Sometimes, if the moment is just right, add a fake opening-closing mouth laugh.
Icing on the cake.
He has been home for 8 months now, and most days I can’t believe how far he has come. There were many times while working with him, parenting him, each new milestone, each new accomplishment I’d think, “We’ve made it! He’s all better!!”
With pediasure dripping down my cleavage, hot tears in my hair, but look! He had fallen asleep on my chest, “Look, he’s an attached baby!” And that joy would course through us, well, until the next time when he would accomplish something new, “Oh, wow, now he’s made it! He’s turning into a real boy!” as he shrugged off his ‘orphan’ gaze, fear, mannerisms, and slowly became a real life boy!
Pretty fun–no amazing. No, I wish everyone had this joy. It’s different than the ‘joy’ they sell on commercials, this is the stuff that permeates your bones, mixing in your spirit, awakening your senses to what you know is true, but too often live differently; people matter. The joy of your darn hard work, paying off in the accomplishment of a little life being able to actually live, and more importantly, to do one of these:
He’s getting three therapies a week…his gals are my new best friends. Well, but seriously, I see them a lot, they come to my house each week, care about my kids, they stay after and we chat about our lives, so rad. I think I’ll need to adopt a few more kids who will need OT, infant ed, etc when he ages out… 😉
This OT thing is a miracle. I dragged my feet on signing up for it, “Um, occupational therapy, he doesn’t even have an occupation yet, he’s jobless…”
The most amazing lady comes over and works with Elijah in the exact areas he needs most, things he lacks only because he was in an orphanage for a while; chewing, his early lack of touch making his senses off. Sometimes we feel like the worst parents when she asks us questions, “I see he has trouble chewing,”
“YES! He didn’t learn in the orphanage, they shoveled gruel in his mouth,” I shared.
“So now, does he chew vertically or more like a rotary?”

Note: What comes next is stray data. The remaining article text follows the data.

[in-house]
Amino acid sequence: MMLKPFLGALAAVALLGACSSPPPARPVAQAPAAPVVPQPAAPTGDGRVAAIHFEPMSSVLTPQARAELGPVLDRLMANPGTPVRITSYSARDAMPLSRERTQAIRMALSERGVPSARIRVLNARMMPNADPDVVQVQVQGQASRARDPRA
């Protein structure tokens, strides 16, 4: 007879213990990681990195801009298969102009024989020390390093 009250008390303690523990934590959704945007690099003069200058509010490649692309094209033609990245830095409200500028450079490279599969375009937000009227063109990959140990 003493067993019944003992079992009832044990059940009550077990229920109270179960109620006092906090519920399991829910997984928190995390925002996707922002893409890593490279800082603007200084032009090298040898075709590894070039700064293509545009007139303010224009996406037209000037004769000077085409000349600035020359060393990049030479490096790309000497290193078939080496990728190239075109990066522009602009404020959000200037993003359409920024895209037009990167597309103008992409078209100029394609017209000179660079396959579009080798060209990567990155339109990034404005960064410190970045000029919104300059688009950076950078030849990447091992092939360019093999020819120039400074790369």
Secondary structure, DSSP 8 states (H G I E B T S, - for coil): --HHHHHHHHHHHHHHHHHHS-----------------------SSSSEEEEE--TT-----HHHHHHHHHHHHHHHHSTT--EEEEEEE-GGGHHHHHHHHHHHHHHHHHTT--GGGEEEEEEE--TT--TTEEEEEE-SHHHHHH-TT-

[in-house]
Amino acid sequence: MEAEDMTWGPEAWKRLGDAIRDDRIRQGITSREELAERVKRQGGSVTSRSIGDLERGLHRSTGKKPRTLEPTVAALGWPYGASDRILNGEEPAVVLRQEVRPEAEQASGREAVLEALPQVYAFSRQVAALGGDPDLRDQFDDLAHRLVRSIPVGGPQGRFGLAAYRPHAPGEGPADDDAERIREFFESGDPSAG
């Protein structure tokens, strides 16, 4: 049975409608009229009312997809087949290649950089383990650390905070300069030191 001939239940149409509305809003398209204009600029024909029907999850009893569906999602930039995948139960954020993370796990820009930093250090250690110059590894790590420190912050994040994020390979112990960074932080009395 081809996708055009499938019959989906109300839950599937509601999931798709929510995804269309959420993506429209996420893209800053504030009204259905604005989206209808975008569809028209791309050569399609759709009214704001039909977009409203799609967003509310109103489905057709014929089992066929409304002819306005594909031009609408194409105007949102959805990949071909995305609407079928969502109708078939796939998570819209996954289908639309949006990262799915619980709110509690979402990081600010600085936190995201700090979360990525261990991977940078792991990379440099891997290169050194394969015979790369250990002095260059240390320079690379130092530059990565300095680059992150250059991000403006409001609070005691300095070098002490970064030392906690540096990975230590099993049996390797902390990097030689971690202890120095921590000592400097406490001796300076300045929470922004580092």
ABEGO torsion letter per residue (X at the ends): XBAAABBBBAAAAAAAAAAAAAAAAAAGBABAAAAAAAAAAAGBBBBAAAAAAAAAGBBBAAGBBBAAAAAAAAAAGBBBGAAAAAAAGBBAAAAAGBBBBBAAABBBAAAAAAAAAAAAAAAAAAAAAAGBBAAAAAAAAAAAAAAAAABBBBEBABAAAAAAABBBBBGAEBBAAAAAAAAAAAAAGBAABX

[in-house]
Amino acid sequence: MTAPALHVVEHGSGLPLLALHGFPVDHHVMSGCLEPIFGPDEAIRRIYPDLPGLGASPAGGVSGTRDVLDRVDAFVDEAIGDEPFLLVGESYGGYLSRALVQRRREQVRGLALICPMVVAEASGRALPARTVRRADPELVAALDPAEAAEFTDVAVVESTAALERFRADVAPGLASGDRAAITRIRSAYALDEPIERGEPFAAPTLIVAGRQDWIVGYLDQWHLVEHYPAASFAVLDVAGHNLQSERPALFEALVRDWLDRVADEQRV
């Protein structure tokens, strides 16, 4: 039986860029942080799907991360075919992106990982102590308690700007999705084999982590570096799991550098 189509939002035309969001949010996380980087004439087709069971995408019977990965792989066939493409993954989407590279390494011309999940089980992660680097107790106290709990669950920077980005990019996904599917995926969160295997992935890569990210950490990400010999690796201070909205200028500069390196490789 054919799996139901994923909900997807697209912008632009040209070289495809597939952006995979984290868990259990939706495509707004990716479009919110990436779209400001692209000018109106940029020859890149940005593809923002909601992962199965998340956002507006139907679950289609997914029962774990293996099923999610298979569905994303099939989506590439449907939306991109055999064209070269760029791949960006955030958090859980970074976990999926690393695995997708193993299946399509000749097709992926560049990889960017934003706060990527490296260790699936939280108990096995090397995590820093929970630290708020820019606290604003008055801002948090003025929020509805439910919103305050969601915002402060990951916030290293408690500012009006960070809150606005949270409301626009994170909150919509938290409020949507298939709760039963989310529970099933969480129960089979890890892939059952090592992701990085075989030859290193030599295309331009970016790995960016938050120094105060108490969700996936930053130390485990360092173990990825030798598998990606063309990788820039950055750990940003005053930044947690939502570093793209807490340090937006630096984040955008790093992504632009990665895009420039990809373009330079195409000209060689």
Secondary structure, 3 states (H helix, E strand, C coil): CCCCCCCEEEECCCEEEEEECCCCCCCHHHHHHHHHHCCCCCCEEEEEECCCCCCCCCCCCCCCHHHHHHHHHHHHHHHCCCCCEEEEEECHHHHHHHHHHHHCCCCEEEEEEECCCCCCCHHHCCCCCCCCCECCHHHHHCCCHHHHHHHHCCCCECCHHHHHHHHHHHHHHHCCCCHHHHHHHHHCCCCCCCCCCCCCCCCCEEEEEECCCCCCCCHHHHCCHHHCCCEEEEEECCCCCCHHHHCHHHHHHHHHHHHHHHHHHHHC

“Oh…um…well…um…I have no idea…” I said laughing, I guess I was too preoccupied of what went in his mouth and how much.
She laughed, “Oh that’s ok, I’ll give him a cracker and watch! Ok, do you see how his jaw is moving…”
“Well, no I hadn’t, but I’m so glad someone else does.”
“Does he always walk with his hips swinging out?” as she swings him around on a wheel board or has him cut paper with scissors.
“Well, sometimes to be silly, or I guess maybe always…”
“He may be doing that to seek sensory from being deprived for so long, here, this is a weighted vest to help organize his sensory system.”
|Stacking blocks with the boys|
AAAAAAAAnd within DAYS he was sitting for longer, calmer, more content, so balanced. #OTforthewin When we told his OT she said he is reorganizing his sensory system and once it’s back he’ll be fine.
“Oh, well thanks!”
His OT asked if Andrew was an educator because, “Normally husbands are not interested in OT and think it’s weird, you know, like the weighted vest, but your husband seems so supportive, and excited about it, which is rare!”
“Oh no, he’s not an educator, he’s just awesome.” #furreal
“No but, THANKS!”
Last year I did BSF, and the story of Haggar saved my life in those first weeks with Elijah, funny right? I even stood up at the end and shared about it in front of hundreds of people, perhaps I’ll share here one day.
Haggar, of all people… #hotmess
|My two joy boys|
|Here’s ‘Lijah, I’ll help you with dis…”|
|Buying a pear tree with daddy in the truck, so proud of himself|
There is a crappy thing when filling out paperwork for him as a mom about his birth and early months, “How long was he hospitalized at birth, what treatments did he get, what ______” and you have to write “I don’t know” for most of it.
But, when his very first word is naming you, the person he wants most in his life, his very own, “Mama,” well, that my friends, makes up for any unknowns. A name I gladly, humbly accept as he names me his own.
Another funny thing about adopting a toddler, when you’re convinced he’s an infant; same size, same abilities, same needs, is after his few first words, his other “first words” out of his otherwise silent mouth are phrases.
Ex// From my quiet boy, “Mama, I won-DAT!”
Me: smiling, “Oh, you do?”
Elijah, “I yuv-yoooou!”
|Don’t worry lady, I got this, I’m all the way up here.|
My mind wanders to the ones who share a room, an old, crumbling cement building. The ones who need OT, who need so much love, all the extras to catch up that Elijah is getting, and I wish. I can’t help but to see their little bodies too, thin and frail, wishing they had so many people working with them, and not left alone to rock.
|Oh, my heart|
I also wish for families to experience the same joy. The joy of seeing a child blossom in their home, the gospel alive, learning the defining satisfaction and messiness of loving a child in need. I wish we could all band together, take on their suffering, to raise up healthy, strong children together, and send them out more filled with love than loss. Because then, we all win, right?
|If your first concern is to look after yourself, you’ll never find yourself. But if you forget about yourself and look to me, you’ll find both yourself and me. //Matthew 10:39//|
|Don’t just pretend to love others. Really love them. Hate what is wrong. Hold tightly to what is good. Love each other with genuine affection, and take delight in honoring each other. Romans 12:9|